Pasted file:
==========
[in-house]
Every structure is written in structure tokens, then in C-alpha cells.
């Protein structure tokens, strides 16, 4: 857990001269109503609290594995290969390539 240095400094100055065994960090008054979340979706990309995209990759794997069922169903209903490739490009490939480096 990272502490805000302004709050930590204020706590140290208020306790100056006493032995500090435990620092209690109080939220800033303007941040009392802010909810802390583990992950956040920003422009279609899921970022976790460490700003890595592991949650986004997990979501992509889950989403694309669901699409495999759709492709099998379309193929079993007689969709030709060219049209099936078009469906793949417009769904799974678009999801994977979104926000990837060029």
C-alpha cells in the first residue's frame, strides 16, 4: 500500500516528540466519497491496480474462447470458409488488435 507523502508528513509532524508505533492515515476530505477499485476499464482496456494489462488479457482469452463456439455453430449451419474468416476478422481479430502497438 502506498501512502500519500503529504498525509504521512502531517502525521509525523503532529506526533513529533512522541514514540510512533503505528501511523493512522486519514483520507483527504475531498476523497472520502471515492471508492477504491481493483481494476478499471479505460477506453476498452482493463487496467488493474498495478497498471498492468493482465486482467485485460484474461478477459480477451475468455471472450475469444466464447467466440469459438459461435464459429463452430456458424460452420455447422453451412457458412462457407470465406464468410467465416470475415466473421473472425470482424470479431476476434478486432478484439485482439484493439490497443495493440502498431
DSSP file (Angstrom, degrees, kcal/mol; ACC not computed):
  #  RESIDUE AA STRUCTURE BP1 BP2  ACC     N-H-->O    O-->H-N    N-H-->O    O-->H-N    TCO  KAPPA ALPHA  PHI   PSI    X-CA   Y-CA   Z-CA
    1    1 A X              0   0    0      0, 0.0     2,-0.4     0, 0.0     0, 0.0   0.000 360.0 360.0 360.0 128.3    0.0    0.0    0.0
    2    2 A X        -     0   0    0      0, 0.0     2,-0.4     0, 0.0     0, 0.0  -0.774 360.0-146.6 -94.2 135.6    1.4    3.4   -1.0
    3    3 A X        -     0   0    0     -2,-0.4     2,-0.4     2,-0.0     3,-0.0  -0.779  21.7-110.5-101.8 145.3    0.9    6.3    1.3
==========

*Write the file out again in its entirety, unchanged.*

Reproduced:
[in-house]
Every structure is written in structure tokens, then in C-alpha cells.
């Protein structure tokens, strides 16, 4: 857990001269109503609290594995290969390539 240095400094100055065994960090008054979340979706990309995209990759794997069922169903209903490739490009490939480096 990272502490805000302004709050930590204020706590140290208020306790100056006493032995500090435990620092209690109080939220800033303007941040009392802010909810802390583990992950956040920003422009279609899921970022976790460490700003890595592991949650986004997990979501992509889950989403694309669901699409495999759709492709099998379309193929079993007689969709030709060219049209099936078009469906793949417009769904799974678009999801994977979104926000990837060029």
C-alpha cells in the first residue's frame, strides 16, 4: 500500500516528540466519497491496480474462447470458409488488435 507523502508528513509532524508505533492515515476530505477499485476499464482496456494489462488479457482469452463456439455453430449451419474468416476478422481479430502497438 502506498501512502500519500503529504498525509504521512502531517502525521509525523503532529506526533513529533512522541514514540510512533503505528501511523493512522486519514483520507483527504475531498476523497472520502471515492471508492477504491481493483481494476478499471479505460477506453476498452482493463487496467488493474498495478497498471498492468493482465486482467485485460484474461478477459480477451475468455471472450475469444466464447467466440469459438459461435464459429463452430456458424460452420455447422453451412457458412462457407470465406464468410467465416470475415466473421473472425470482424470479431476476434478486432478484439485482439484493439490497443495493440502498431
DSSP file (Angstrom, degrees, kcal/mol; ACC not computed):
  #  RESIDUE AA STRUCTURE BP1 BP2  ACC     N-H-->O    O-->H-N    N-H-->O    O-->H-N    TCO  KAPPA ALPHA  PHI   PSI    X-CA   Y-CA   Z-CA
    1    1 A X              0   0    0      0, 0.0     2,-0.4     0, 0.0     0, 0.0   0.000 360.0 360.0 360.0 128.3    0.0    0.0    0.0
    2    2 A X        -     0   0    0      0, 0.0     2,-0.4     0, 0.0     0, 0.0  -0.774 360.0-146.6 -94.2 135.6    1.4    3.4   -1.0
    3    3 A X        -     0   0    0     -2,-0.4     2,-0.4     2,-0.0     3,-0.0  -0.779  21.7-110.5-101.8 145.3    0.9    6.3    1.3